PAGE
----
A Large-Scale Longitudinal Study of School Factors as Mediators from Depression and Parental Monitoring to Peer Victimization in Mainland Chinese Middle Schools

Chaoyue Wu, Ron A. Astor, Rami Benbenishty

Research output: Contribution to journalArticlepeer-review

Abstract

The current study longitudinally investigated how personal (depression) and family (parental monitoring) factors affect middle school peer victimization through school factors (academic performance, risky peer influence, and school belongingness) in mainland China. This study relied on large-scale 3-year longitudinal national data from mainland China with a sample of 8,357 middle school students who participated in all three waves. The results of structural equation modeling indicate that parental monitoring in Wave 1 did not predict peer victimization in Wave 3 directly, but it showed a significant indirect impact on peer victimization in Wave 3 through academic performance, risky peer influence, and school belongingness in Wave 2. Depression in Wave 1 was directly associated with peer victimization in Wave 3 and indirectly affected peer victimization in Wave 3 through academic performance, risky peer influence, and school belongingness in Wave 2. Practical implications are discussed.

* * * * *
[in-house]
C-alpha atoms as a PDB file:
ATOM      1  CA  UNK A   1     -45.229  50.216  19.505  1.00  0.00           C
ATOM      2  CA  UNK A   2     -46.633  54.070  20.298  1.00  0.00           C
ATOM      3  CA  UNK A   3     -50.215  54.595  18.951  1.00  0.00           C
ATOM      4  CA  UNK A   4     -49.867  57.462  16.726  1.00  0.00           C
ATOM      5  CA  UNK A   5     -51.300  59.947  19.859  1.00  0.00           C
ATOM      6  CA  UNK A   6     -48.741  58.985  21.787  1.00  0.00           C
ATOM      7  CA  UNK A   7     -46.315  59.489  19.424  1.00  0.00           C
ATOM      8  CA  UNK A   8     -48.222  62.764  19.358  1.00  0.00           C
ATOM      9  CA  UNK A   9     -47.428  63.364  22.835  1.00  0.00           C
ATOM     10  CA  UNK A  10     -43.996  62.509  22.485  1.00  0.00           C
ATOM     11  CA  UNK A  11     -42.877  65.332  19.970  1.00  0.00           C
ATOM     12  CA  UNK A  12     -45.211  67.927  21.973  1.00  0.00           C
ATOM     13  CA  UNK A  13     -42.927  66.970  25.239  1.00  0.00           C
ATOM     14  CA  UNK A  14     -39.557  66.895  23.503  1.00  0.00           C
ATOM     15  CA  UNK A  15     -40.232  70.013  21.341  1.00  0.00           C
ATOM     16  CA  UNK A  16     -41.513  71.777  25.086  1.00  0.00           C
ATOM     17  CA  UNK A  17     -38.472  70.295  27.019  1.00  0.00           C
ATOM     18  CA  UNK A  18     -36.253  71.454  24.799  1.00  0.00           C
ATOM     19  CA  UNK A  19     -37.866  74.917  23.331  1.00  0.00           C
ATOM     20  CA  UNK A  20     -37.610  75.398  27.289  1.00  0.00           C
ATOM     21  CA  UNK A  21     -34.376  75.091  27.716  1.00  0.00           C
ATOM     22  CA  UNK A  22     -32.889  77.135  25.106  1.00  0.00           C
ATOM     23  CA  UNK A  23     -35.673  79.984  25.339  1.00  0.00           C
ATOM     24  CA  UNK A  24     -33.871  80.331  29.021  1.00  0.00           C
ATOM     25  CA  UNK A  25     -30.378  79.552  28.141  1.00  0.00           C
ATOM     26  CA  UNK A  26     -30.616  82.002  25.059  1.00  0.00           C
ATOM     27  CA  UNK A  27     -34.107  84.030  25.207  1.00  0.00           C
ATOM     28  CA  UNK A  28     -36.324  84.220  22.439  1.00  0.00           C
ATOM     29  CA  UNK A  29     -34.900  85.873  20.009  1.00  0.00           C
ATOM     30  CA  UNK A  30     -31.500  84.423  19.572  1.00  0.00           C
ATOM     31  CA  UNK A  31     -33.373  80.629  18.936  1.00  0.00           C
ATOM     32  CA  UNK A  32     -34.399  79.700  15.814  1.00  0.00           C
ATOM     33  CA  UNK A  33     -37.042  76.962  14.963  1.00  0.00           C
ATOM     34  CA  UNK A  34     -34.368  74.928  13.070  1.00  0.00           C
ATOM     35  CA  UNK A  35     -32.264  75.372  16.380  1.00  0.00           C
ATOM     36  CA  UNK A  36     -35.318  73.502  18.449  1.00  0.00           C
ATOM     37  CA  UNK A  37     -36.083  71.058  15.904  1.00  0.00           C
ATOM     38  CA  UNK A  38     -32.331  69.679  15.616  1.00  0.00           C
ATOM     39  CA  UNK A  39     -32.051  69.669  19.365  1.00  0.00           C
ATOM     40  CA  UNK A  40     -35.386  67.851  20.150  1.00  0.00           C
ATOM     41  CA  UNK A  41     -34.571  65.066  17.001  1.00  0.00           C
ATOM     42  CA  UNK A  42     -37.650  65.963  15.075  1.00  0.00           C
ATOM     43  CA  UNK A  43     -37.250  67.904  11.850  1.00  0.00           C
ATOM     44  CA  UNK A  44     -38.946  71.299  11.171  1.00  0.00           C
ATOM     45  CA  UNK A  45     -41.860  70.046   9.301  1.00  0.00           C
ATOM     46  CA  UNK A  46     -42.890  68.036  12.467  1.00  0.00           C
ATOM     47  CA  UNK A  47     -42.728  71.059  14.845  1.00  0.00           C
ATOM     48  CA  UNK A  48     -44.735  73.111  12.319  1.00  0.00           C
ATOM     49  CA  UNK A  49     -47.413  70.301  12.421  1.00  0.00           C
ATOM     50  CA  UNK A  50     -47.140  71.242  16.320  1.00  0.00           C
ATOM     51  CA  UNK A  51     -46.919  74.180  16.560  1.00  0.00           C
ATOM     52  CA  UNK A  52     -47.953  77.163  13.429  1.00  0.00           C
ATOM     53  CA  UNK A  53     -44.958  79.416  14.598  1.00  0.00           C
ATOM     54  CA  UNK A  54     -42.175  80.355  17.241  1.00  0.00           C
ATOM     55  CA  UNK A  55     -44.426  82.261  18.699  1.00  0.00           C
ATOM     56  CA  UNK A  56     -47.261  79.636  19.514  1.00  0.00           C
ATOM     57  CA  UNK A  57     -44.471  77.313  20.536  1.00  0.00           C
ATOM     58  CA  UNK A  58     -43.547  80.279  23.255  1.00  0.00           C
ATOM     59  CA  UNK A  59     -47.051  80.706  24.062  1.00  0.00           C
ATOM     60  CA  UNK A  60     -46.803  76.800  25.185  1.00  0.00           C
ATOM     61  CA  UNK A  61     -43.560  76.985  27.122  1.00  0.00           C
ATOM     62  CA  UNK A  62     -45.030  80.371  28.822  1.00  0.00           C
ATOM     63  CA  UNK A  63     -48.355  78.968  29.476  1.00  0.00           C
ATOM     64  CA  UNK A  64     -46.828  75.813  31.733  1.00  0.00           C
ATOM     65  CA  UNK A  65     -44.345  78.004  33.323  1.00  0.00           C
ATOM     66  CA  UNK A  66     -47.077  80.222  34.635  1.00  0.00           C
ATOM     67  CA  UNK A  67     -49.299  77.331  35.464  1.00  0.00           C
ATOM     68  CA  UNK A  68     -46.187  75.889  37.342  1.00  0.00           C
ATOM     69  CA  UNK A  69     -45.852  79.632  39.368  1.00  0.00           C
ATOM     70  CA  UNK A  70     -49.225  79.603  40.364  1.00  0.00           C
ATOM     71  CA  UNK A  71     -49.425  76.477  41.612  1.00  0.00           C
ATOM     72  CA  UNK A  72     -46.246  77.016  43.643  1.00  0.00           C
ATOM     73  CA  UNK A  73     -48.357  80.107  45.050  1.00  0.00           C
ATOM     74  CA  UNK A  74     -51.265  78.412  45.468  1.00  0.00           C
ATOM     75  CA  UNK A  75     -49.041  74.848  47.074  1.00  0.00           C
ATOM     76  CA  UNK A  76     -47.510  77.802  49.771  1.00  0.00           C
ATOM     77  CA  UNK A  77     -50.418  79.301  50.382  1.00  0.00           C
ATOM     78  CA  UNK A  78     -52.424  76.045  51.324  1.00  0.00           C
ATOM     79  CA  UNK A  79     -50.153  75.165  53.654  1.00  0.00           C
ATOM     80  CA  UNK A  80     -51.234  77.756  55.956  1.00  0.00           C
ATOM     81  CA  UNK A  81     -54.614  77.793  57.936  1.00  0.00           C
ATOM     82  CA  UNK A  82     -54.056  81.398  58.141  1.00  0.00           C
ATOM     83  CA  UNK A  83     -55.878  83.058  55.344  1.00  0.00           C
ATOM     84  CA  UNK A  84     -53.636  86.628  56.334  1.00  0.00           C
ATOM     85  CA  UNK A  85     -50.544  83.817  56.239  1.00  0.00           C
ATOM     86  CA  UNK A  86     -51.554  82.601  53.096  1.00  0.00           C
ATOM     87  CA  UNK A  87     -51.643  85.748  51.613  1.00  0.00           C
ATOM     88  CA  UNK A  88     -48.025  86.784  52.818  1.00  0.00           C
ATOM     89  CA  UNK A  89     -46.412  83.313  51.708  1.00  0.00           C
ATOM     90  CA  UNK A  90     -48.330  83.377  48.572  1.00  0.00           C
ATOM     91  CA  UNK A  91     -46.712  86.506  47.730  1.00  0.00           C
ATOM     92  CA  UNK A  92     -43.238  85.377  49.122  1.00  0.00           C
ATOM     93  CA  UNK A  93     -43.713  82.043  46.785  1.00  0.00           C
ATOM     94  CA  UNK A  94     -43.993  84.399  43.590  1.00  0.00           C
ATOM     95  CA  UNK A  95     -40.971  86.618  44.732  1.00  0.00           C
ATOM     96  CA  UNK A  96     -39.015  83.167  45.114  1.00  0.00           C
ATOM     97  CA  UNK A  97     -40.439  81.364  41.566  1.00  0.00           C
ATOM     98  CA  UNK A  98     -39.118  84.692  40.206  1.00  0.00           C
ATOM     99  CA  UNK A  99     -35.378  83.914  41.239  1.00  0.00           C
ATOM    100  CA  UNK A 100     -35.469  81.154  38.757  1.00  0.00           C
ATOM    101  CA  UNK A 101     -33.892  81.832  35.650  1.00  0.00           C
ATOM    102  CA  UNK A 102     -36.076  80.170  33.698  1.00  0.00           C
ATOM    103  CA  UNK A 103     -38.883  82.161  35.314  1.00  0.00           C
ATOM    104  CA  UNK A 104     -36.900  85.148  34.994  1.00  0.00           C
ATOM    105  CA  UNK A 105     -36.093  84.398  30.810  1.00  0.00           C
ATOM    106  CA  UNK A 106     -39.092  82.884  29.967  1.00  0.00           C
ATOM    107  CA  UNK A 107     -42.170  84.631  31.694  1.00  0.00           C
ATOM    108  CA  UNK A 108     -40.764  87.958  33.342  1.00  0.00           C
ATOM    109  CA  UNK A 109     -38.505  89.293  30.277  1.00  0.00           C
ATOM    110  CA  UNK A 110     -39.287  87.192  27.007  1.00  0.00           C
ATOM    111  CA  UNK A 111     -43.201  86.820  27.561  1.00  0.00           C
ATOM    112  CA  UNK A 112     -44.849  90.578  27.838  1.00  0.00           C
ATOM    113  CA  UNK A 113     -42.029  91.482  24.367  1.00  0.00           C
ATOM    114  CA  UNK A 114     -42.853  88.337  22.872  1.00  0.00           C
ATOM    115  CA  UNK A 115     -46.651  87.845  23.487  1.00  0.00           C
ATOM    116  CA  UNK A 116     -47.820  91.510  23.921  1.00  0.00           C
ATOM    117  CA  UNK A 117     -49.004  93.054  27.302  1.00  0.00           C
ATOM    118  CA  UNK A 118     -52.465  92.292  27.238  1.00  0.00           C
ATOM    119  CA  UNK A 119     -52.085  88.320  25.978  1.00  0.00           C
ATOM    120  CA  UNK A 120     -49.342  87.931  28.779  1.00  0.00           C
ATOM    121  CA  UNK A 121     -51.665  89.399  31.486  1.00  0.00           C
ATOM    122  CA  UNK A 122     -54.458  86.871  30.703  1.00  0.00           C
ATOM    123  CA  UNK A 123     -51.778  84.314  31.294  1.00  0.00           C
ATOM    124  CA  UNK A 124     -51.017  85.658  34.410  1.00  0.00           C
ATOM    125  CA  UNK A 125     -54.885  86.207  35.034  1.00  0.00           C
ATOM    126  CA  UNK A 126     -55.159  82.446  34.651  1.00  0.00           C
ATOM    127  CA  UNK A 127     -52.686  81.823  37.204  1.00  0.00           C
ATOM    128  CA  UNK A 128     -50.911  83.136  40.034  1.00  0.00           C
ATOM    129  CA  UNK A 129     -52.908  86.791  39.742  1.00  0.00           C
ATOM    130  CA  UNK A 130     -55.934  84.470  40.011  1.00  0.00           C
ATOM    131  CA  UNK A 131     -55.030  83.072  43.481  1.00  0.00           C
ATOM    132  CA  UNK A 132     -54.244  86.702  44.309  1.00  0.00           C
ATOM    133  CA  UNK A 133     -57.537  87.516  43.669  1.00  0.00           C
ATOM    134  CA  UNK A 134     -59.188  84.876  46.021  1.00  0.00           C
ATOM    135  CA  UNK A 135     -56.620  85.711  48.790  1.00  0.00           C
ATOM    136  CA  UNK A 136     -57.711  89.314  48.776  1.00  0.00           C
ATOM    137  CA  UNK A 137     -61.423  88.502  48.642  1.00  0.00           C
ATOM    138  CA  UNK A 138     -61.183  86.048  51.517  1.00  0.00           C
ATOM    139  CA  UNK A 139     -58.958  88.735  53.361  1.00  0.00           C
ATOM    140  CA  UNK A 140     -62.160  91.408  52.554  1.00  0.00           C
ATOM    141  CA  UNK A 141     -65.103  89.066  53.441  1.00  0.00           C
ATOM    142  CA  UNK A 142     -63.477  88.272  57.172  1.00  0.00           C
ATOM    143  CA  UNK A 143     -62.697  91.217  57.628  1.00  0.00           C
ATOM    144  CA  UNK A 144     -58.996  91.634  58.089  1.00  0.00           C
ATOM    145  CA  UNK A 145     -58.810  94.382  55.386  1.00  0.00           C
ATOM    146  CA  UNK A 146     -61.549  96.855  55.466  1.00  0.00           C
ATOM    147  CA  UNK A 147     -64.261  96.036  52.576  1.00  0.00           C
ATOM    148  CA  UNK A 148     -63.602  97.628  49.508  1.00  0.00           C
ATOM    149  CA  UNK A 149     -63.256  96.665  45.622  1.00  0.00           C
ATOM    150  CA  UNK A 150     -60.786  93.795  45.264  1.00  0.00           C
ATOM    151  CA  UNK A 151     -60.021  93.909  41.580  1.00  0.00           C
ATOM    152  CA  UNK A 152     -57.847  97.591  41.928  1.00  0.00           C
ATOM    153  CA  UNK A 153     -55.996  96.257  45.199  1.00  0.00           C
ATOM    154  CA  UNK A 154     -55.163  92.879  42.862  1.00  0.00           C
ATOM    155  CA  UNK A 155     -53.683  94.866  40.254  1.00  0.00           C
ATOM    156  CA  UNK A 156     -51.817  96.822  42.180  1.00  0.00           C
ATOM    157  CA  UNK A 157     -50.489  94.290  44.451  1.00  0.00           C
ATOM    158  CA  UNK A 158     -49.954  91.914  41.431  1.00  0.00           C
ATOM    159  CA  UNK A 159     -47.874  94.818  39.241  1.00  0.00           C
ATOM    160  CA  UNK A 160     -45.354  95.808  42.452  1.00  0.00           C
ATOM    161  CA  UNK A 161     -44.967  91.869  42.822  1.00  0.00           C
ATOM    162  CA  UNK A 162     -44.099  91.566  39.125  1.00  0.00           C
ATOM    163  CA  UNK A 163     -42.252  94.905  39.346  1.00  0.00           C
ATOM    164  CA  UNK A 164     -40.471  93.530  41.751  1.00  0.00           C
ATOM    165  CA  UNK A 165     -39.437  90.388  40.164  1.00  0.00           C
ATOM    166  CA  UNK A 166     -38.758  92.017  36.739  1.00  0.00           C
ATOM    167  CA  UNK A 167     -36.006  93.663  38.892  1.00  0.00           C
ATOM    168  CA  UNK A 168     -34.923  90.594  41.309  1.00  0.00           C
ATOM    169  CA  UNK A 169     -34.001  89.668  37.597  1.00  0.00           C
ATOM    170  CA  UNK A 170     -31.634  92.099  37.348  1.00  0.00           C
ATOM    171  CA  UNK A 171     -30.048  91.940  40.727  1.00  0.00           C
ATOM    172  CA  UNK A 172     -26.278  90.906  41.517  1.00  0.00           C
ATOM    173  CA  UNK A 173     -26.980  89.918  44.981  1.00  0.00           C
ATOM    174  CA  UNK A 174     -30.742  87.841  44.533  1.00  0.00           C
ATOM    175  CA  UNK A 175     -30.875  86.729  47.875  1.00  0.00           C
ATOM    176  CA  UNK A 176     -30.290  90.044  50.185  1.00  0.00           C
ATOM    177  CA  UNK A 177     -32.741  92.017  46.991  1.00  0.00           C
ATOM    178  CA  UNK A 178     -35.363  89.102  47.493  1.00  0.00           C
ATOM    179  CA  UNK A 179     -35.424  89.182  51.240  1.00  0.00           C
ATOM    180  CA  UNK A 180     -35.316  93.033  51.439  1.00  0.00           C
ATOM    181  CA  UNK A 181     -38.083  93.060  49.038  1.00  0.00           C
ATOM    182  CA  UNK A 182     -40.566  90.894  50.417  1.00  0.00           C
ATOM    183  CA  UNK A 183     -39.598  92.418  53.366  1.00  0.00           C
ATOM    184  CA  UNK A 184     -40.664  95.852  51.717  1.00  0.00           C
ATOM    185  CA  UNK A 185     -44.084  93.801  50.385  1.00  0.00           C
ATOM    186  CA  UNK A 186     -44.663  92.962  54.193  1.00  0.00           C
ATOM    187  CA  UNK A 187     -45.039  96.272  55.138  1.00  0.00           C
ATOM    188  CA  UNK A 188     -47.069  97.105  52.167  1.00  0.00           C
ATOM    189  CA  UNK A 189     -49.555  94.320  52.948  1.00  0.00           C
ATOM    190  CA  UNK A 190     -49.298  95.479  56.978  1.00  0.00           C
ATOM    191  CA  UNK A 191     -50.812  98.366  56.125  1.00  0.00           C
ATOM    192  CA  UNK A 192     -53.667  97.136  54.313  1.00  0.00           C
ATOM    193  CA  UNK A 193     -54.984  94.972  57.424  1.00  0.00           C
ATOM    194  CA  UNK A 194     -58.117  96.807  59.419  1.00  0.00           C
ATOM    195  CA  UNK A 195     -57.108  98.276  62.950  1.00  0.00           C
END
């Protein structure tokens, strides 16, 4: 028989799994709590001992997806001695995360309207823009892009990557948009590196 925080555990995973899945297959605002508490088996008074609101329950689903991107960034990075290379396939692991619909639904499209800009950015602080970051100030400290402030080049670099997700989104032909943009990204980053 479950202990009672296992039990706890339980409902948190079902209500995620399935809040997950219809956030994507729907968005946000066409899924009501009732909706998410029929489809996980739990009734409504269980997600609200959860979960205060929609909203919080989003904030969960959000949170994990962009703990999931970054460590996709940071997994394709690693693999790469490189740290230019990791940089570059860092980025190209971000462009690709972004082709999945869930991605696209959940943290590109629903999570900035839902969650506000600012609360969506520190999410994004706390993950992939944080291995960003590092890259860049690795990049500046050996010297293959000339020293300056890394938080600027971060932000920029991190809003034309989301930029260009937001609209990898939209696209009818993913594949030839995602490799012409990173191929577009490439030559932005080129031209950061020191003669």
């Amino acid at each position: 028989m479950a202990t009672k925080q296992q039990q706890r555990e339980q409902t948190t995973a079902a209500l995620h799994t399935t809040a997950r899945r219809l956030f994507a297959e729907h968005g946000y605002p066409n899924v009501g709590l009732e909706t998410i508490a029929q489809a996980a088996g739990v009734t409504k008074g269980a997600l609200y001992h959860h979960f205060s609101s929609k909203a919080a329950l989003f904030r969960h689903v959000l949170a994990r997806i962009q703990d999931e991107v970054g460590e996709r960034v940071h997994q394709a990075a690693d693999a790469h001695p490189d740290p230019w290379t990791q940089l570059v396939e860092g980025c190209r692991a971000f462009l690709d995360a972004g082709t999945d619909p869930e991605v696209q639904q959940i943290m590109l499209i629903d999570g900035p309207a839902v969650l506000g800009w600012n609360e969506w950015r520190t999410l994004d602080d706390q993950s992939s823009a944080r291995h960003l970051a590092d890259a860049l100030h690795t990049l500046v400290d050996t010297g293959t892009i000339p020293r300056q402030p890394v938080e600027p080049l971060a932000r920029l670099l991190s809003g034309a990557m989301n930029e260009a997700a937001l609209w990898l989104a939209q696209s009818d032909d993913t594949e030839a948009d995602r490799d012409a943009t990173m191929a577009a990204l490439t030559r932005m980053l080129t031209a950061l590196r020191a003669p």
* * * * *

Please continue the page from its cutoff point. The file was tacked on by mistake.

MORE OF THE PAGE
Original languageEnglish
Pages (from-to)13-29
Number of pages17
JournalJournal of School Violence
Volume23
Issue number1
DOIs
StatePublished - 2024
Externally publishedYes

Bibliographical note

Publisher Copyright:
© 2023 Taylor & Francis Group, LLC.

Keywords

  • Peer victimization
  • depression
  • parental monitoring
  • risky peers
  • school belongingness

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